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STORIES FROM THE
There is a secret out there, a painful, well-kept secret: At mid-life, between a third and half of all high-achieving women in America do not have children. A nationwide survey of high-earning career women conducted in January 2001 shows that 33 percent of them are childless at ages 40-55, a figure that rises to 42 percent in corporate America. By and large, these high-achieving women have not chosen to be childless. The vast majority yearn for children. Indeed, many have gone to the ends of the earth to find a baby, expending huge amounts of time, energy, and money. They subject themselves to humiliating medical procedures, shell out tens of thousands of dollars, and derail their careers. Mostly to no avail. After age 40 only 3 to 5 percent of those who use the new assisted reproductive technologies (IVF and the like) actually succeed in having a child—no matter how much they spend, no matter how hard they try.
Why has the age-old business of having babies become so very difficult for today's high-achieving women? They are better educated, command higher salaries, and enjoy greater access to careers than any generation of women before them. In addition they have longer life spans and many more reproductive options. Yet all of this new status and power has not translated into better choices on the family front—indeed, when it comes to children, their options seem to be a good deal worse than before. Woman can be playwrights, presidential candidates, and CEOs, but increasingly, they cannot be mothers.
We will begin tolearn how and why this has happened by sharing the stories of nine high-achieving women from the breakthrough generation. Wendy Wasserstein, Stella Parsons, and the other women featured in this chapter grew to maturity on the crest of the women's movement, fought hard to succeed in careers their mothers could only have dreamt of, and realized—in many cases too late—that among the sacrifices they were expected to make were ... children. For them, combining career with family has been a seriously difficult if not impossible challenge. Now in their mid- and late forties, with their childbearing years essentially behind them, they invite us into their lives to share their struggles. Their stories offer insight and understanding and provide valuable information. It behooves the next generation to pay attention. By doing so, twenty-something women might be able to avoid the cruel choices that dogged the footsteps of their older sisters.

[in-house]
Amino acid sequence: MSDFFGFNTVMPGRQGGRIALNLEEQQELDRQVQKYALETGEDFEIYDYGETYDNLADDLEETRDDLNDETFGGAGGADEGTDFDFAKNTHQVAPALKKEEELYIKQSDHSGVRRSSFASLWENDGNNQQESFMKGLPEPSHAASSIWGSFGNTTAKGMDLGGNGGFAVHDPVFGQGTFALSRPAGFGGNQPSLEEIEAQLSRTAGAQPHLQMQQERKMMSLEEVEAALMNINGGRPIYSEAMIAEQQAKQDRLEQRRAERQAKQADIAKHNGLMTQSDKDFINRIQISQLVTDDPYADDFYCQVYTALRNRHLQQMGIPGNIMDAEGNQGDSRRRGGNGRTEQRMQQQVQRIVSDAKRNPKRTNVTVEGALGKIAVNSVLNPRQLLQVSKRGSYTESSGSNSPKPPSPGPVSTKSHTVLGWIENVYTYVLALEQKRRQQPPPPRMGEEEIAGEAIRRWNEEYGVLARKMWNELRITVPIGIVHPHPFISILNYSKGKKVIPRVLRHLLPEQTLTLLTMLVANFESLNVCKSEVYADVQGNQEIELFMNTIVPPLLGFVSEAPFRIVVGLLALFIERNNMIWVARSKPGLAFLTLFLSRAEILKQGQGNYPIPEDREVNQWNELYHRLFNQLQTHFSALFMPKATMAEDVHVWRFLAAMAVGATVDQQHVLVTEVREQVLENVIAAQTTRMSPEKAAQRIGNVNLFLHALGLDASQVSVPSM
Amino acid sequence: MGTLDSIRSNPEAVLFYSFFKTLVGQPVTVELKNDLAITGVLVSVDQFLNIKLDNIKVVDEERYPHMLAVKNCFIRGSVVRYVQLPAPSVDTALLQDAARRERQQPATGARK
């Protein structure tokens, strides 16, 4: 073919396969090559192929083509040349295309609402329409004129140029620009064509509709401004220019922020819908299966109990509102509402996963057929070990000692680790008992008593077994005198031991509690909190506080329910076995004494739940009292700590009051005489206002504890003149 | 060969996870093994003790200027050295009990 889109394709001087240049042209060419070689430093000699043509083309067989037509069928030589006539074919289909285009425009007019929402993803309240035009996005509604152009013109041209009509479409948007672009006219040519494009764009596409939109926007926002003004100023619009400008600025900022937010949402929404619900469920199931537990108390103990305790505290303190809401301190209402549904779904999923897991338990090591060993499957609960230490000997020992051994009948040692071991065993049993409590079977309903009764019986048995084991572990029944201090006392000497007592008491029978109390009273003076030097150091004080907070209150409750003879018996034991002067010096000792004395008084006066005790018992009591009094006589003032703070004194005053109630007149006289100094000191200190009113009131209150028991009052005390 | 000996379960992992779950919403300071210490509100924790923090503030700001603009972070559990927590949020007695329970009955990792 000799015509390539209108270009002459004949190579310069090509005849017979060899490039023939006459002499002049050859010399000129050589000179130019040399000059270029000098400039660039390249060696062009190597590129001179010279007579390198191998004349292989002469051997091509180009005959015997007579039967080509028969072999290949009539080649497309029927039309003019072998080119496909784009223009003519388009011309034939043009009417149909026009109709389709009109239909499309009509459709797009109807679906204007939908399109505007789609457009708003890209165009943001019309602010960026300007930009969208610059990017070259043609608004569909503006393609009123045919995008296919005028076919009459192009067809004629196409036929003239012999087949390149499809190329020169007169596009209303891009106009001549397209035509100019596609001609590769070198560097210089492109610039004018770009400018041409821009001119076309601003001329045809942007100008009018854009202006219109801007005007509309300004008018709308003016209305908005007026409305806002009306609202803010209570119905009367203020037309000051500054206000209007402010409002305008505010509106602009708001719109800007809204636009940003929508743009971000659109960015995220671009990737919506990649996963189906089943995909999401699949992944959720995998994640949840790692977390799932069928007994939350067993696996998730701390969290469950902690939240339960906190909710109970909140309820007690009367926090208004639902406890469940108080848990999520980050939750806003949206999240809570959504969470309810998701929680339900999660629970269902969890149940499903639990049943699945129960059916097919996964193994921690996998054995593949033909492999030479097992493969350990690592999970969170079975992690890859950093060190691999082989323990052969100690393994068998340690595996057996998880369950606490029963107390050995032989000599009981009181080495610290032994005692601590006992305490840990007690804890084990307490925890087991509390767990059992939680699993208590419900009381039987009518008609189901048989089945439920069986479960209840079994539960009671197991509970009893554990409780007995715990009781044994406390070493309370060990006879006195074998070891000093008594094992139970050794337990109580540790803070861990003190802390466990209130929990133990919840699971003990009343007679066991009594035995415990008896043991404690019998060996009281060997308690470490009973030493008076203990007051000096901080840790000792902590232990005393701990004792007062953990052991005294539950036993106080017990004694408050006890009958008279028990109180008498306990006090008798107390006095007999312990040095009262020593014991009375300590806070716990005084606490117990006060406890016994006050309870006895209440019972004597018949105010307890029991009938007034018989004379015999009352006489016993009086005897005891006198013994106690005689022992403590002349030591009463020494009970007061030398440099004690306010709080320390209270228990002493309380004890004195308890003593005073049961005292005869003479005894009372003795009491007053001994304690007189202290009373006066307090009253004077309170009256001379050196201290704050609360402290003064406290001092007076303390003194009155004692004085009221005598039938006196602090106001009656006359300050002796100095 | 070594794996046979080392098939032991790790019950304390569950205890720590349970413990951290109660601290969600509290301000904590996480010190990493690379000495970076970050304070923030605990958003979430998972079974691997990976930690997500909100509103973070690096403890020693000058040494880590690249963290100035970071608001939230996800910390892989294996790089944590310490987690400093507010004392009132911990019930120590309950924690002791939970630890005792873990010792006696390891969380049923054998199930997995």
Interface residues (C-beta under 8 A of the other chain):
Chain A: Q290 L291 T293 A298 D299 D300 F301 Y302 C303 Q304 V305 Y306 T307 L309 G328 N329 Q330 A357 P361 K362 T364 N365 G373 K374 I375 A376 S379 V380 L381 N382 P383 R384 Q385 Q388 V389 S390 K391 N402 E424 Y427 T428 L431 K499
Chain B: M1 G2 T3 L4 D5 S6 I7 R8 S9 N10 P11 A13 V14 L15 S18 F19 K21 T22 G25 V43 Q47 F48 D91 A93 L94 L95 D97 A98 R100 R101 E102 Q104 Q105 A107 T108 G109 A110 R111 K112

I don't want to suggest that young women are thoughtless or naive. They know it's rough out there. When they look at the senior women in their organizations they cannot help but notice that rather few of them have rich family lives, that many seem isolated and lonely. My concern is that many of today's young women seem convinced that their circumstances—and choices—are vastly improved. They believe that employers these days are more accommodating, that men are more supportive, and that women can rely on getting pregnant deep into their forties. As one 29-year-old woman lawyer told me, "the pioneer women of the '70s and '80s paid some kind of special price for their careers. For us, things are different. We plan on having it all."
But is such easy confidence warranted?
I think not.
As we shall discover in chapter 2, women in their twenties and thirties are dealing with the same cruel trade-offs. Indeed, if anything, these trade-offs are deeper and fiercer than ever. To pretend otherwise, to imagine that somehow these dreadful choices have gone away, merely covers up and obscures the real challenges.
Thus, the voices from the breakthrough generation must be heard; young women have much to learn from their stories. The plotline of these lives is important: what worked, what went wrong. But the emotional arc is crucial as well. It is profoundly important to understand what these women now regret, and what they glory in.